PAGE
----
Major depression is one of the most common conditions in the U.S.; therefore, more and more people require depression treatment like antidepressants every day. But, are antidepressants worth it? The many side effects of antidepressants tell us that these drugs are rarely the solution to the problem at hand.
From time to time, we all feel depressed. A traumatic experience or loss may have you feeling sad, distressed, or disappointed, which are normal human emotions. But after a few days, we often go back to normal.
Major depression is something more serious, and it is considered a period of overwhelming sadness. Things that once brought you pleasure no longer do so.
Understandably, when this type of depression is left untreated, it can put your life at risk. In fact, up to 70% of suicide victims are clinically depressed patients, and 90% of those with a combination of substance abuse and depression struggle with suicidal thoughts.
Clearly depression treatment is very important; however, are antidepressants the best solution? This article will delve into that question, including the efficacy of antidepressants, some of the side effects of antidepressants, and studies that show antidepressants work no better than a placebo for certain degrees of depression.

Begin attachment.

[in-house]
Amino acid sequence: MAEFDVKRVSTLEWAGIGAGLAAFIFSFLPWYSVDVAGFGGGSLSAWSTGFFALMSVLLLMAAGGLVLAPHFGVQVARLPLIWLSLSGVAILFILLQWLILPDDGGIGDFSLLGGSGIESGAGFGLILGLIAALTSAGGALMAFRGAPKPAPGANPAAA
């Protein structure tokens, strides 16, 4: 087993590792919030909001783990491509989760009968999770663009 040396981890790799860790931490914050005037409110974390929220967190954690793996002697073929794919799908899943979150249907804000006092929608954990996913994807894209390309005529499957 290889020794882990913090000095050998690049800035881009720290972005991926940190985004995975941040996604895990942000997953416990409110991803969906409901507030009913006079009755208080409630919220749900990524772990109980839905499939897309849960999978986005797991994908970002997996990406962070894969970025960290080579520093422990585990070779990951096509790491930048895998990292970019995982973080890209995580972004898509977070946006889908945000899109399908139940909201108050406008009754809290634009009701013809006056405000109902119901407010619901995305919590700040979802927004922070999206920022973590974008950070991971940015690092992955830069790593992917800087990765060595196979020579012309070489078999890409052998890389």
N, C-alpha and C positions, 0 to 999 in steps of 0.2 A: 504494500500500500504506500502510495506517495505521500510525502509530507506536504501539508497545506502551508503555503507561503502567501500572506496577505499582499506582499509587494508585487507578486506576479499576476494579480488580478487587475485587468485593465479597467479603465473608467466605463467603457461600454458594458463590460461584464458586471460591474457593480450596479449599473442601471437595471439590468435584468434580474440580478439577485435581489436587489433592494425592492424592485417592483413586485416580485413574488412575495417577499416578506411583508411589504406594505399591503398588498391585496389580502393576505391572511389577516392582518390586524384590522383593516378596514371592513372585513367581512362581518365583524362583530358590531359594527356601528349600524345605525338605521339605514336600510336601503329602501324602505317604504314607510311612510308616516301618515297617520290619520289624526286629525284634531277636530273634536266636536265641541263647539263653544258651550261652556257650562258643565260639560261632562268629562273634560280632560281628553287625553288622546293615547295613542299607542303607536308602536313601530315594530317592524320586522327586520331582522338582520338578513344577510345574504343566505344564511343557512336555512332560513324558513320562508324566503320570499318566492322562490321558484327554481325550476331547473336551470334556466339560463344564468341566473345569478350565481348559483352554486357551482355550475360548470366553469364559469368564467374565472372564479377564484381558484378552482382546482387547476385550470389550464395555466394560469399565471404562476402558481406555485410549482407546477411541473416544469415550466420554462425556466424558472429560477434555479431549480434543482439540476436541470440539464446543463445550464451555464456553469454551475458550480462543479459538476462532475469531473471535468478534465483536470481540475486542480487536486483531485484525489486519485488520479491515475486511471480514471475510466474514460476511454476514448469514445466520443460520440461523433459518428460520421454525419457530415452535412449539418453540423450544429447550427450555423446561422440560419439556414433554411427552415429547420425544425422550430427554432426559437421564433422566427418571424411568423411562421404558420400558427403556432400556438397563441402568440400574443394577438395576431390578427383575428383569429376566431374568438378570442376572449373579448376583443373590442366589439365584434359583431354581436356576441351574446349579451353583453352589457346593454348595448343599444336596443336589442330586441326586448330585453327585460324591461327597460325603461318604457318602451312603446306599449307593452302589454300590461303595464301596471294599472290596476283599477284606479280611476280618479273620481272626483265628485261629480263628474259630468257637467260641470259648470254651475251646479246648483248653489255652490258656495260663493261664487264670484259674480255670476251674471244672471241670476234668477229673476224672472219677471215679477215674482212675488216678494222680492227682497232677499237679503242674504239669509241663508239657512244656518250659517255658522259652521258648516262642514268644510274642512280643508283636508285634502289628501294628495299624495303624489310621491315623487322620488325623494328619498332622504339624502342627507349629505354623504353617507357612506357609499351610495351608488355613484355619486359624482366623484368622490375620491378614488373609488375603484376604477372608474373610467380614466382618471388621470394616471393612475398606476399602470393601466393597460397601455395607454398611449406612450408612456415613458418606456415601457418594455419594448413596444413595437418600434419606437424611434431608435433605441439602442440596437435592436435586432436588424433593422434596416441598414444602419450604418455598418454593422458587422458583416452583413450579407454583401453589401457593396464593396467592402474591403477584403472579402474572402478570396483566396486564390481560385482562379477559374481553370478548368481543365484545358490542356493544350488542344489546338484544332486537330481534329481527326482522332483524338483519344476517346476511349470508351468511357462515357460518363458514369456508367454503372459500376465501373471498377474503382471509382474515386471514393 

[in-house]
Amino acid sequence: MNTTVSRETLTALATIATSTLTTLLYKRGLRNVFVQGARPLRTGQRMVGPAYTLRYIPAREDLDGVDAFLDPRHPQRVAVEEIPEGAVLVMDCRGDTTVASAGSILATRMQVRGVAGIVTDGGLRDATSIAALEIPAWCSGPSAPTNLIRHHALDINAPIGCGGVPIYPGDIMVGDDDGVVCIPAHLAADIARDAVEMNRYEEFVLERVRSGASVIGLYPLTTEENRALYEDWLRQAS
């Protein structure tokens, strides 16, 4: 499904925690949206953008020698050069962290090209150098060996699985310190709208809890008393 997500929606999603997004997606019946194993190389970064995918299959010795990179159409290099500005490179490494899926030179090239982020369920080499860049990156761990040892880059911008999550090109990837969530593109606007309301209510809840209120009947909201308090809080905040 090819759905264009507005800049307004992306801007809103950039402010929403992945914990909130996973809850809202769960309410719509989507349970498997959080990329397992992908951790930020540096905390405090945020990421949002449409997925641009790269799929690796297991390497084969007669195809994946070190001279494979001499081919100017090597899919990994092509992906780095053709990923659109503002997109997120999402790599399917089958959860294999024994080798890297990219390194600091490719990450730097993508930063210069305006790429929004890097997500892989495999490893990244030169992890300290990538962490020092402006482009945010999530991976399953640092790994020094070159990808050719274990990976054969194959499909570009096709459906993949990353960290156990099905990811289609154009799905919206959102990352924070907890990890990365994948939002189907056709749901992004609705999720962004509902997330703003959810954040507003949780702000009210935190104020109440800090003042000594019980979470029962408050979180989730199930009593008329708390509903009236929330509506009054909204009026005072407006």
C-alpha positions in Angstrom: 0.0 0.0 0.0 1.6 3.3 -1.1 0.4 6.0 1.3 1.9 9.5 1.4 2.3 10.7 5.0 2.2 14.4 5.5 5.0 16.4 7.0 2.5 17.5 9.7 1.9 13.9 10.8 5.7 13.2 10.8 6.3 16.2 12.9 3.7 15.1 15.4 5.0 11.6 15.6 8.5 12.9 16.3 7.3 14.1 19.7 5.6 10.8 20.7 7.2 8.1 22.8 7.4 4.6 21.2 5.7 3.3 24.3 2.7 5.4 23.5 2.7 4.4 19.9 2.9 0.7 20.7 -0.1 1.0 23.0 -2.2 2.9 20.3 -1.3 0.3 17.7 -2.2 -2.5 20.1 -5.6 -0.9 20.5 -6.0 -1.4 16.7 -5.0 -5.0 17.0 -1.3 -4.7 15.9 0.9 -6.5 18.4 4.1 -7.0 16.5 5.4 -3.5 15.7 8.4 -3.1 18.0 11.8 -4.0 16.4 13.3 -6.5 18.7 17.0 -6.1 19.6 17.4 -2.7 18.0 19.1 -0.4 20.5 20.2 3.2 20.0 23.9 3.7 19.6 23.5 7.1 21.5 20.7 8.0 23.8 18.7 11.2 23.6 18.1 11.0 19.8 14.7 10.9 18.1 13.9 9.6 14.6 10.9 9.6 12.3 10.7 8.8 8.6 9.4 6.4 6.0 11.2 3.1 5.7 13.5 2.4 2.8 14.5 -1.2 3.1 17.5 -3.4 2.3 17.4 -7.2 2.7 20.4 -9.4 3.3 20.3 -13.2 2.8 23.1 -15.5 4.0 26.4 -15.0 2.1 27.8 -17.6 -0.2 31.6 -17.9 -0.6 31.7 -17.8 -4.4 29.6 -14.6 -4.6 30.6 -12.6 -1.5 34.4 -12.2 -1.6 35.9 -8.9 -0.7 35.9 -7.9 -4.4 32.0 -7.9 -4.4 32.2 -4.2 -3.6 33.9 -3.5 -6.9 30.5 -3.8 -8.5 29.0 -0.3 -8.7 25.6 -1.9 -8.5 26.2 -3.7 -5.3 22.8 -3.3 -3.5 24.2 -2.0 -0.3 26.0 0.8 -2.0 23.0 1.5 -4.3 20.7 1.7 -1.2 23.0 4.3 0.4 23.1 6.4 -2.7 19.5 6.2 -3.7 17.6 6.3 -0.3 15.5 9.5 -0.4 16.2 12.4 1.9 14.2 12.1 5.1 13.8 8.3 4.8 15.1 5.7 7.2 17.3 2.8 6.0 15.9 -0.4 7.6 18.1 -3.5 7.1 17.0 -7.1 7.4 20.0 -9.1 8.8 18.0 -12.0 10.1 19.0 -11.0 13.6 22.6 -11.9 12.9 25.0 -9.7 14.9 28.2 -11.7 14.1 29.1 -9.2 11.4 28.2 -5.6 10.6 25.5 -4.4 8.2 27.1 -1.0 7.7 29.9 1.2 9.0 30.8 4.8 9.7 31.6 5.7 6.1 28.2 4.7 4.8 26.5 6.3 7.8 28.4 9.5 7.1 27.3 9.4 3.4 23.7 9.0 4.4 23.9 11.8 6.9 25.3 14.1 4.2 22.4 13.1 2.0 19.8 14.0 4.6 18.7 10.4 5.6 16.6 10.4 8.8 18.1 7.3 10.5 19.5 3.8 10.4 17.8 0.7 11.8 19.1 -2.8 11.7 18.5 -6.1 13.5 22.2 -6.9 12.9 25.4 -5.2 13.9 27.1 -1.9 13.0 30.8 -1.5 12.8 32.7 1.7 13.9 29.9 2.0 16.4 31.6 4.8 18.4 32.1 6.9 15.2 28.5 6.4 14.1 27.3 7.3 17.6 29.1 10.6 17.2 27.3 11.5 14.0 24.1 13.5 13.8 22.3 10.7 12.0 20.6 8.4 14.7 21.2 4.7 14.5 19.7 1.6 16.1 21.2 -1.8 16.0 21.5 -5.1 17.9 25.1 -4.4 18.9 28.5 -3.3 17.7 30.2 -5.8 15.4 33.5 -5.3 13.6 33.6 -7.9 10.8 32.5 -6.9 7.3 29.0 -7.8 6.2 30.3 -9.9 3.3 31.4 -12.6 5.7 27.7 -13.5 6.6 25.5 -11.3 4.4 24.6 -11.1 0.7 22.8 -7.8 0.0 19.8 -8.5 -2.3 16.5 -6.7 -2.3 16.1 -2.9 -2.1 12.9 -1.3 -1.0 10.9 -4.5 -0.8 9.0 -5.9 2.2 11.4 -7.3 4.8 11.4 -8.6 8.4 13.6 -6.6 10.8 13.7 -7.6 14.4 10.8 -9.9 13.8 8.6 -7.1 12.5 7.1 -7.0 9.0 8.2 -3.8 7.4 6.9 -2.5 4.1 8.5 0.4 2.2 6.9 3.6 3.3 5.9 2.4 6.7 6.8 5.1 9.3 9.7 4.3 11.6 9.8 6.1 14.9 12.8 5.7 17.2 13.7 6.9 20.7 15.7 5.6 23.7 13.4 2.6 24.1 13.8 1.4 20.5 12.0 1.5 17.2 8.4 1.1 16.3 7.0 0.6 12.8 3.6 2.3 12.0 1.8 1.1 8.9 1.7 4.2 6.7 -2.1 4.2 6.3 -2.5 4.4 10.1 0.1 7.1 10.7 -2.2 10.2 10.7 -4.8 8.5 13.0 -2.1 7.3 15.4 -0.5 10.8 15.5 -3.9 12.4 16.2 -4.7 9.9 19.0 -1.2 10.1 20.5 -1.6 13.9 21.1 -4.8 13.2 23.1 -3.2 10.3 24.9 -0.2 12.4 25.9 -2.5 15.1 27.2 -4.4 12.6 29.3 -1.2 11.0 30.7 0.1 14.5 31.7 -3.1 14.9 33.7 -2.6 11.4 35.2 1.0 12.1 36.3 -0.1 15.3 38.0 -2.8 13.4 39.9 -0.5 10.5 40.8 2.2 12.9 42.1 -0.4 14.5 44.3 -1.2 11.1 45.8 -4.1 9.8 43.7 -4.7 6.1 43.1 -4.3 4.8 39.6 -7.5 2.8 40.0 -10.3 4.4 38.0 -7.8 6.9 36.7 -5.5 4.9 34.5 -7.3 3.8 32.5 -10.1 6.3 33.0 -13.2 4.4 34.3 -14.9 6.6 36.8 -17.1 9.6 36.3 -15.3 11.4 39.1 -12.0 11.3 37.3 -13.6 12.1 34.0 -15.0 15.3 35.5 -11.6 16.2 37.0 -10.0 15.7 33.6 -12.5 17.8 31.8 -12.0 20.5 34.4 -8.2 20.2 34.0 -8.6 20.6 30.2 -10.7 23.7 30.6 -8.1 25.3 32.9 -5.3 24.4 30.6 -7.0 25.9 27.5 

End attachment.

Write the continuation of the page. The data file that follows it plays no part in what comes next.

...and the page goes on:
Are Antidepressants Really Worth It?
Depression can manifest a variety of different symptoms, including:
- Mood swings
- Feelings of hopelessness, helplessness, and worthlessness
- Difficulty sleeping
- Problems concentrating
- Weight changes
- Changes in appetite
- Headaches, aches and pains
- Digestive issues
- Avoidance of social situations
- Disinterest in normal activities or hobbies